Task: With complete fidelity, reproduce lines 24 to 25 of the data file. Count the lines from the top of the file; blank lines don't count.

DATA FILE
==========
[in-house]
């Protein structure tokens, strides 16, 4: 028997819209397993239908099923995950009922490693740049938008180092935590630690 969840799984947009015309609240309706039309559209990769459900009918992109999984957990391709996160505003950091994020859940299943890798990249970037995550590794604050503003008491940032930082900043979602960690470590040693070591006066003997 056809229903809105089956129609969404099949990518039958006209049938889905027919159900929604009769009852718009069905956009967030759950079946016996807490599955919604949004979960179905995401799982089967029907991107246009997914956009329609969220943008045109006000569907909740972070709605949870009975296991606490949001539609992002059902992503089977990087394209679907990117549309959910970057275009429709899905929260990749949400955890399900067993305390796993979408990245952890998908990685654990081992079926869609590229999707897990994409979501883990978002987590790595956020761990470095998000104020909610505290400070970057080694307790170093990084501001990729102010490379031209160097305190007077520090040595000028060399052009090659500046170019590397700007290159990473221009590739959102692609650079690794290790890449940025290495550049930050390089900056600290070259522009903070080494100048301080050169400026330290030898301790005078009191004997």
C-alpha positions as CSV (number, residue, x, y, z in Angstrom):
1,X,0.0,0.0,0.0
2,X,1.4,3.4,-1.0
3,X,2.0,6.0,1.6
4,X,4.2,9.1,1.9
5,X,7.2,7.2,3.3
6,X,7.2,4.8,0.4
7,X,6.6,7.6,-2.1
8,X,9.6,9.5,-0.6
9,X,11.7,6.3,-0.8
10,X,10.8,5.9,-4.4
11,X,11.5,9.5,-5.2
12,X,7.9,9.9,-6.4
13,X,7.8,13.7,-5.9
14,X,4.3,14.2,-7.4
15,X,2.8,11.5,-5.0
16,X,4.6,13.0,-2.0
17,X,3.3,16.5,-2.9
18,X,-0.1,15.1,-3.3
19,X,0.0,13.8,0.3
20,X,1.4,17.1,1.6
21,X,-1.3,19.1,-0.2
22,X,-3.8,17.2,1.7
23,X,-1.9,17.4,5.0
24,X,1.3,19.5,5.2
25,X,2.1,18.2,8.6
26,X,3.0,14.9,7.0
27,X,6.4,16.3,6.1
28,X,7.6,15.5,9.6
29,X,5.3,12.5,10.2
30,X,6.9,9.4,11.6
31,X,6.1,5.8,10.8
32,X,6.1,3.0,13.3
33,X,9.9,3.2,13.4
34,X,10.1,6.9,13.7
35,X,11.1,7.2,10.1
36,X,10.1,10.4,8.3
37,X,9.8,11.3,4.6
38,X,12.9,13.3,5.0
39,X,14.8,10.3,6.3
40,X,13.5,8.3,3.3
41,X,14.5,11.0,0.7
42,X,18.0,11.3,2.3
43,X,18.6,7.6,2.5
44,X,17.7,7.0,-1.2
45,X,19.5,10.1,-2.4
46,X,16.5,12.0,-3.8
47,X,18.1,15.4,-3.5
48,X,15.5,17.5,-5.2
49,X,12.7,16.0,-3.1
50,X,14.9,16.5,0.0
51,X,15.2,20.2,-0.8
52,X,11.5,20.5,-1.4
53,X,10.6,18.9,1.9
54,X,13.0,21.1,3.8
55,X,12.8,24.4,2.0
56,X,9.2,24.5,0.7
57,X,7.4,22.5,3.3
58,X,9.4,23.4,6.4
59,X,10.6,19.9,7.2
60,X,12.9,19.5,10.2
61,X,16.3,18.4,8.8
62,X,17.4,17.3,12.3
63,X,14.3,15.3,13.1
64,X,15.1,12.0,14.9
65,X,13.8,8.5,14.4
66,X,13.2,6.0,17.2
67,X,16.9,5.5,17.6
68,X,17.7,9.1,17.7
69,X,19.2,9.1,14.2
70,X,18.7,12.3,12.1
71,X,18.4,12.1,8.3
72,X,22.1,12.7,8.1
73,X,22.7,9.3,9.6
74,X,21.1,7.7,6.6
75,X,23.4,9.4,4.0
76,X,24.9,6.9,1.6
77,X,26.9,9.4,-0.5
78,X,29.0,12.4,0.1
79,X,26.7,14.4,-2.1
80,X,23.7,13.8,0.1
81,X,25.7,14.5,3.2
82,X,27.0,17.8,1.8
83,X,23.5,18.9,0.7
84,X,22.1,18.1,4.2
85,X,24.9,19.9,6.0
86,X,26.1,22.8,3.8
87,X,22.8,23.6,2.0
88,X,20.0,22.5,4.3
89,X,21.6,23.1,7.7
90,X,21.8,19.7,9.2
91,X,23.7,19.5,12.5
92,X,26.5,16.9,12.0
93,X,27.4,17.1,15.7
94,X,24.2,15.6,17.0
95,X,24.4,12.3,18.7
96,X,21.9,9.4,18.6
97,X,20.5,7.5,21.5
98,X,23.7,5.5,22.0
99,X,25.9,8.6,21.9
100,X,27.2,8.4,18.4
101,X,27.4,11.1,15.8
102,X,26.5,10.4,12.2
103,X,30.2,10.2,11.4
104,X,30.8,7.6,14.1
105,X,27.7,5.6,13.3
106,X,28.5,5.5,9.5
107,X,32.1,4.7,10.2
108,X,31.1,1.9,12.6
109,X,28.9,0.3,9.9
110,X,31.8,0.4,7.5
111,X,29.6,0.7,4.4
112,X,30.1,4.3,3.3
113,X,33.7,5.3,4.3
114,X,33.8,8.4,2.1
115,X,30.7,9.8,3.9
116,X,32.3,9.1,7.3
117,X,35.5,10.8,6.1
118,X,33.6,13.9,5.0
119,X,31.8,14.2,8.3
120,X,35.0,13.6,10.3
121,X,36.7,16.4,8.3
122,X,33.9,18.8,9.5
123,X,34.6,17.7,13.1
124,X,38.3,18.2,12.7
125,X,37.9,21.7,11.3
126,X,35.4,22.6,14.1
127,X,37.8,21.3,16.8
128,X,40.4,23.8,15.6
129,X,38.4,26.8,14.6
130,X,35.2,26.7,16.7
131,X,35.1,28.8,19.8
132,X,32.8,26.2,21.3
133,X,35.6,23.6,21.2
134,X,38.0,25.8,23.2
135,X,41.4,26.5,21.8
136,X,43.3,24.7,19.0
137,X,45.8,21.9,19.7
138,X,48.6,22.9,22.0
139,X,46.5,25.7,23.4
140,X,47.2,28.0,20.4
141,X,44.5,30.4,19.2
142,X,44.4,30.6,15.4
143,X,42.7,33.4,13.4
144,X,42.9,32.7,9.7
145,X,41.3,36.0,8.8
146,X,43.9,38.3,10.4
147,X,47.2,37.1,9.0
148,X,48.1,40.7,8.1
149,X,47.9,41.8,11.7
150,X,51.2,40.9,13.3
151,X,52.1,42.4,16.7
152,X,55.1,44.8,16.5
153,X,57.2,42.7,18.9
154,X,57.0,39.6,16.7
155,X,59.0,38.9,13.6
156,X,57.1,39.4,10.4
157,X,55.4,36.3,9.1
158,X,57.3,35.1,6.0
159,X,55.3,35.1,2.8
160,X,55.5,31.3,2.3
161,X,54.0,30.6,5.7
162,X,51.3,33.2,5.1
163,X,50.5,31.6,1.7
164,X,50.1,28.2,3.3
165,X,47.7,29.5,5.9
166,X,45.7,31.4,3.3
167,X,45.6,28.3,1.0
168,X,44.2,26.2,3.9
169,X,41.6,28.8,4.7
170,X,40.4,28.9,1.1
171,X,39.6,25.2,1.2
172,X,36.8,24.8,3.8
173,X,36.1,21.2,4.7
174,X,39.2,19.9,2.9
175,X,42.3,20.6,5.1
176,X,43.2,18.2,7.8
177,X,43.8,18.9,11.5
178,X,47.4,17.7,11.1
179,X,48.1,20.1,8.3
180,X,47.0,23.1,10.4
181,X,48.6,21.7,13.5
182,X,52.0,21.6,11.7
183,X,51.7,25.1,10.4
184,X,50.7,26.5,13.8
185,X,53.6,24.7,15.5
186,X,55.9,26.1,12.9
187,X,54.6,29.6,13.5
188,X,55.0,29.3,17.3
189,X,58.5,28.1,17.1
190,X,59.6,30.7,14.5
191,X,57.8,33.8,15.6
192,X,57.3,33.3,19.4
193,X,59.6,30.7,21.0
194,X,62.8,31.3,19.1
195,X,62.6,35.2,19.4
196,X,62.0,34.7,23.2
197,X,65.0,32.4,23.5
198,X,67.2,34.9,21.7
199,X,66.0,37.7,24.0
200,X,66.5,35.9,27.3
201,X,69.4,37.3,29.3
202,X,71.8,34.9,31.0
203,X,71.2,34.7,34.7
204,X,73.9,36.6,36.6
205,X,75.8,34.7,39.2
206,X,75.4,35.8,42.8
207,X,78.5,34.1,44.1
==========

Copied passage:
21,X,-1.3,19.1,-0.2
22,X,-3.8,17.2,1.7